Tuesday, December 4, 2012

Idea vs. Market-Driven Startups

There is a certain pattern I tend to see in my conversations with startup people. Usually the conversation goes something like this:

Me: So, what is your product?
Startup Guy: Well, it's a X that does this and that (goes on for 5-10 minutes).
Me: How are you going to make money out of this?
Startup Guy: Once we have enough users, we'll be able to attract ad revenue. In addition we're going to use the freemium model.

If I was an investor, I would probably excuse myself at this point. But given I'm not, I try provide an alternative perspective for the Startup Guy. The approach might work with enough luck but you really don't want to rely on luck in business. There isn't enough of it for us all.

The problem with "enough users" is that attaining that magic amount is not entirely trivial. There is a lot of competition out there and building a "community" is not easy nor cheap in case you want to do that fast. This applies particularly to web apps as Paras Chopra points out.

I have my qualms with the freemium model as well. Even if you managed to attain enough users, how do make them convert? What value do you provide? As Ash Maurya points out in his book "Running Lean", it can be a difficult position, especially in the beginning. Rather provide concrete value and aim for real sales rather than something hypothetical. There are probably some exceptions to this but I'm pretty wary about the freemium model. It's simply used too much these days.

As Paras does in his article, I believe as well that it's better to start with the market part of the equation. It is entirely possible that you'll run by a great idea that already has an existing demand and market for it. I do think it's somewhat rare, especially these days. If it's truly a great idea, it's somewhat likely there are already a few teams working on it. If it's a feasible market, a couple of those or maybe just one will come out as the winner.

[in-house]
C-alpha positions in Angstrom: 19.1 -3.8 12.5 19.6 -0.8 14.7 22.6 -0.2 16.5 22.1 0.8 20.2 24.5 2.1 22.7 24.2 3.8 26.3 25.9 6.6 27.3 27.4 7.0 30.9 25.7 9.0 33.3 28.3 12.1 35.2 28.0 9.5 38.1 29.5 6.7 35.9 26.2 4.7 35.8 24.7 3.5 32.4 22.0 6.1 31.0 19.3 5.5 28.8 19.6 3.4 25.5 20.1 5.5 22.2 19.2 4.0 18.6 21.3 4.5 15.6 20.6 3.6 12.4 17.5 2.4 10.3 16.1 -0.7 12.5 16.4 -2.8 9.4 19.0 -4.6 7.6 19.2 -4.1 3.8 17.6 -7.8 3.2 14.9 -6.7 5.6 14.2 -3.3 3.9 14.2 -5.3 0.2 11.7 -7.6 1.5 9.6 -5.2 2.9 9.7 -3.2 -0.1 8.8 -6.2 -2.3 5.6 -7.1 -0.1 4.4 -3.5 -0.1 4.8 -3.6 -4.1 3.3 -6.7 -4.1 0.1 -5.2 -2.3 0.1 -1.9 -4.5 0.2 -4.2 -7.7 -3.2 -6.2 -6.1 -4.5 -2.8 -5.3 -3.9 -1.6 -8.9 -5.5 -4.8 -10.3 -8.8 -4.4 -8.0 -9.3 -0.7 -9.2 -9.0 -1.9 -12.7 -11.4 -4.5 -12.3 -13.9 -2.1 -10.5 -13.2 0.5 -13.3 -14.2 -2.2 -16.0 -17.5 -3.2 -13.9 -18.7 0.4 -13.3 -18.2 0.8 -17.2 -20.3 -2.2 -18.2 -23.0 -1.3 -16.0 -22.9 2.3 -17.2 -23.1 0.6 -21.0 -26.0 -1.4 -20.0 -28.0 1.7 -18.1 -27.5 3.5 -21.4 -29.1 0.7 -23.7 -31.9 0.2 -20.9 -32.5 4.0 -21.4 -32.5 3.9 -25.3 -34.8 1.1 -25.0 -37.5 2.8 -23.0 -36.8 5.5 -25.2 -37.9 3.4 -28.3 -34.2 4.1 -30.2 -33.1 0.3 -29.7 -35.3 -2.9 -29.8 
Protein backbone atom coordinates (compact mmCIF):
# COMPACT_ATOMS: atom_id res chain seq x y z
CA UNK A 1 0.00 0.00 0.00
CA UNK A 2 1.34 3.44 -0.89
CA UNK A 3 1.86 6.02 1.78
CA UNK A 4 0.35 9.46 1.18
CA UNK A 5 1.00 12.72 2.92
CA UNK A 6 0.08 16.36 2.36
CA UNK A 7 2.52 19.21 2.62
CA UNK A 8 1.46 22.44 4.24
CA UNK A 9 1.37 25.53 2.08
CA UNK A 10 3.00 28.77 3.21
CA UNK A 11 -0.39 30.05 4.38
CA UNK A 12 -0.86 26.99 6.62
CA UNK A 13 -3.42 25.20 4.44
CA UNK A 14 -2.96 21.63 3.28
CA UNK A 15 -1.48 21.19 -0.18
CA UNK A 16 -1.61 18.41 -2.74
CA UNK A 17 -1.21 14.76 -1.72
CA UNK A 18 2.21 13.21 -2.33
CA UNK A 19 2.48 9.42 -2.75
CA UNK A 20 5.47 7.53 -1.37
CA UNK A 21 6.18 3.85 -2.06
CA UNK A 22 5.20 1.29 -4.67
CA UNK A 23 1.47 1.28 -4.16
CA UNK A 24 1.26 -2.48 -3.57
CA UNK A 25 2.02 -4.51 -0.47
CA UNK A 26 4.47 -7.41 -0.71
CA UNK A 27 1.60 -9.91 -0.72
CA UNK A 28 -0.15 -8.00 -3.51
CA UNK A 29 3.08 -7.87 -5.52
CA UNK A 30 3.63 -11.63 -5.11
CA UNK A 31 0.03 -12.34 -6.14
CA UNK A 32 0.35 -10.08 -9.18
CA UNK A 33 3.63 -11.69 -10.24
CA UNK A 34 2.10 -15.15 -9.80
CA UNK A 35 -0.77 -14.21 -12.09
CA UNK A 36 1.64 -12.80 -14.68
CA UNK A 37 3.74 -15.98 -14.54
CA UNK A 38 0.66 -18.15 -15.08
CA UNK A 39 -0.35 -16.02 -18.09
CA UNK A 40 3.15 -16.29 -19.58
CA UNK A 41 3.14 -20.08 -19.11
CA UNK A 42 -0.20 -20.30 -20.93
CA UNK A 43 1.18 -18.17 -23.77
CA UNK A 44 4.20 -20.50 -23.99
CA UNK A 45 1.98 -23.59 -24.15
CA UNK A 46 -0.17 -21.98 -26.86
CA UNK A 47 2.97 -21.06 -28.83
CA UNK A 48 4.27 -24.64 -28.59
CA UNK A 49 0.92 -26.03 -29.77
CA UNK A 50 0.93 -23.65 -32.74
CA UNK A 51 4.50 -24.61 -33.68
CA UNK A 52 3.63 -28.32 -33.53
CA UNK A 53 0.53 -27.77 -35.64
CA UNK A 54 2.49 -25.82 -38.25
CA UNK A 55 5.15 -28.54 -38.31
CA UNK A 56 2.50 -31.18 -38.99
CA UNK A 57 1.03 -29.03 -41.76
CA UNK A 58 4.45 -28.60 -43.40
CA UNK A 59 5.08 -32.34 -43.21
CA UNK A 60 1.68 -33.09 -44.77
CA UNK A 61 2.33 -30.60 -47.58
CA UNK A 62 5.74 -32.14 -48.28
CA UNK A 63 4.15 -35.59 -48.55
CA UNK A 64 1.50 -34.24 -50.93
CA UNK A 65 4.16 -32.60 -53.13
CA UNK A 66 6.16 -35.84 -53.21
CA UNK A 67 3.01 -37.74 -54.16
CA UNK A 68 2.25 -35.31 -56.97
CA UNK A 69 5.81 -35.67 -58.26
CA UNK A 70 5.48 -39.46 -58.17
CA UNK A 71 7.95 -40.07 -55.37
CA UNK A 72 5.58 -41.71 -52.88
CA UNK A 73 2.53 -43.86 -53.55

Market First. Why?

Why to start with the market? Value, and consequently, money is made out of inefficiencies. Let's say you ride by bike to your work place each day. You use the same route given that's what you've gotten used to. What if you discovered a shortcut one day? You could get to work perhaps ten minutes earlier and less sweaty. In addition there could be less traffic lights to bother you.

That's what business is all about. It's finding some inefficiency and providing an alternative. I divide these further into necessities and novelties. If you are in a necessity market, you'll likely have a bigger potential market. Novelties can be tougher to sell but in turn have less competition around. You do have to be able to communicate the value you provide particularly well in this case, though.

The given example is bit of a both. It's necessary to go to the work in order to get money to get bread to the table (unless you have a good social security in your country). A faster route is a novelty. You might actually prefer the longer route if you are into fitness or if it's more aesthetic. So the divide isn't always that black and white. It's possible that one's necessity is another person's novelty and vice versa.

In this case the idea of a shorter route is based upon your own observations. Essentially you are the market. I believe this is the reason why many successful startups scratch some itch of their own. They can skip on the market research a bit, even though it's a risky proposition, and then build something for themselves and offer it to similar people they happen to know. If the stars are aligned, the product goes viral and you are in business!

Unfortunately it's not that easy for the rest of us. If we are heading into some other market rather than ourselves, it is our duty to truly know it. This is where Steve Blank's concept of Customer Development kicks in. If you really want to think like your customer, set up an apprenticeship. Follow the potential customer around for a week or two, take notes. I can guarantee you will notice inefficiencies, or in Steve Blank's words, pains.

Your background allows you to interpret these pains and concoct possible solutions for them. It is entirely possible solving some, or perhaps one, of those is your business. You can validate this assumption very fast simply by asking! Would it be worth your money to get this problem solved?


I hope this post gave you some insight why I believe it's better to start with a market rather than an idea. Every idea belongs to a context. Market provides that. If you start market first, you'll generate some ideas. Then you will be able to prune out the bad ones early on and focus nurturing the good ones.